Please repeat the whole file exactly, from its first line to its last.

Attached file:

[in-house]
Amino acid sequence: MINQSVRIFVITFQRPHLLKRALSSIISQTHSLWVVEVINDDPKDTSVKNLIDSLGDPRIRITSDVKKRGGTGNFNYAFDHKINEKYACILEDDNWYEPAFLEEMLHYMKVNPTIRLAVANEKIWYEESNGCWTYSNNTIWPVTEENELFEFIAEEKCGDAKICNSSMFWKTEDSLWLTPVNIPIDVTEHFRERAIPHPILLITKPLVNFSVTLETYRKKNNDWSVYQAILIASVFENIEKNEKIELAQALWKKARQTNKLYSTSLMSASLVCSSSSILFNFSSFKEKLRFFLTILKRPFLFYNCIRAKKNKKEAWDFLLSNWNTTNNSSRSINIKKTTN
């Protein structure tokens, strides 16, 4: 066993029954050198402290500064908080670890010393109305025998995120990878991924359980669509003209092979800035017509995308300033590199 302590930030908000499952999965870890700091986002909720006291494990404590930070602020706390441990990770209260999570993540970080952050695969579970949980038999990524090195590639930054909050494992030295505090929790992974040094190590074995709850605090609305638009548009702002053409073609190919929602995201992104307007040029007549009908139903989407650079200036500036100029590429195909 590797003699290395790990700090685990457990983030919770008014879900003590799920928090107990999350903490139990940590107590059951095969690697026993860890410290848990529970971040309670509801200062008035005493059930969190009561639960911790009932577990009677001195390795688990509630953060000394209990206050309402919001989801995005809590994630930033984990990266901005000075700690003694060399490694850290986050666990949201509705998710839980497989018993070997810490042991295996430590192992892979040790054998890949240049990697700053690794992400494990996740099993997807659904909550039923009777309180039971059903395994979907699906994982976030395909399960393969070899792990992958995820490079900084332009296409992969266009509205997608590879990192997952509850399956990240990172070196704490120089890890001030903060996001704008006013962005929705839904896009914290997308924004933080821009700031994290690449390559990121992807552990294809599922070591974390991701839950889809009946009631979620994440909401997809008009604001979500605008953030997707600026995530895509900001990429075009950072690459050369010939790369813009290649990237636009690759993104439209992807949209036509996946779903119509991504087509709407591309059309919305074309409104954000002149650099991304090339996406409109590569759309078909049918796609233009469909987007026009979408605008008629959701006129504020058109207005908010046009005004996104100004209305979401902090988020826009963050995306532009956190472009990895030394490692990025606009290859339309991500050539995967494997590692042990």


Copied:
[in-house]
Amino acid sequence: MINQSVRIFVITFQRPHLLKRALSSIISQTHSLWVVEVINDDPKDTSVKNLIDSLGDPRIRITSDVKKRGGTGNFNYAFDHKINEKYACILEDDNWYEPAFLEEMLHYMKVNPTIRLAVANEKIWYEESNGCWTYSNNTIWPVTEENELFEFIAEEKCGDAKICNSSMFWKTEDSLWLTPVNIPIDVTEHFRERAIPHPILLITKPLVNFSVTLETYRKKNNDWSVYQAILIASVFENIEKNEKIELAQALWKKARQTNKLYSTSLMSASLVCSSSSILFNFSSFKEKLRFFLTILKRPFLFYNCIRAKKNKKEAWDFLLSNWNTTNNSSRSINIKKTTN
């Protein structure tokens, strides 16, 4: 066993029954050198402290500064908080670890010393109305025998995120990878991924359980669509003209092979800035017509995308300033590199 302590930030908000499952999965870890700091986002909720006291494990404590930070602020706390441990990770209260999570993540970080952050695969579970949980038999990524090195590639930054909050494992030295505090929790992974040094190590074995709850605090609305638009548009702002053409073609190919929602995201992104307007040029007549009908139903989407650079200036500036100029590429195909 590797003699290395790990700090685990457990983030919770008014879900003590799920928090107990999350903490139990940590107590059951095969690697026993860890410290848990529970971040309670509801200062008035005493059930969190009561639960911790009932577990009677001195390795688990509630953060000394209990206050309402919001989801995005809590994630930033984990990266901005000075700690003694060399490694850290986050666990949201509705998710839980497989018993070997810490042991295996430590192992892979040790054998890949240049990697700053690794992400494990996740099993997807659904909550039923009777309180039971059903395994979907699906994982976030395909399960393969070899792990992958995820490079900084332009296409992969266009509205997608590879990192997952509850399956990240990172070196704490120089890890001030903060996001704008006013962005929705839904896009914290997308924004933080821009700031994290690449390559990121992807552990294809599922070591974390991701839950889809009946009631979620994440909401997809008009604001979500605008953030997707600026995530895509900001990429075009950072690459050369010939790369813009290649990237636009690759993104439209992807949209036509996946779903119509991504087509709407591309059309919305074309409104954000002149650099991304090339996406409109590569759309078909049918796609233009469909987007026009979408605008008629959701006129504020058109207005908010046009005004996104100004209305979401902090988020826009963050995306532009956190472009990895030394490692990025606009290859339309991500050539995967494997590692042990």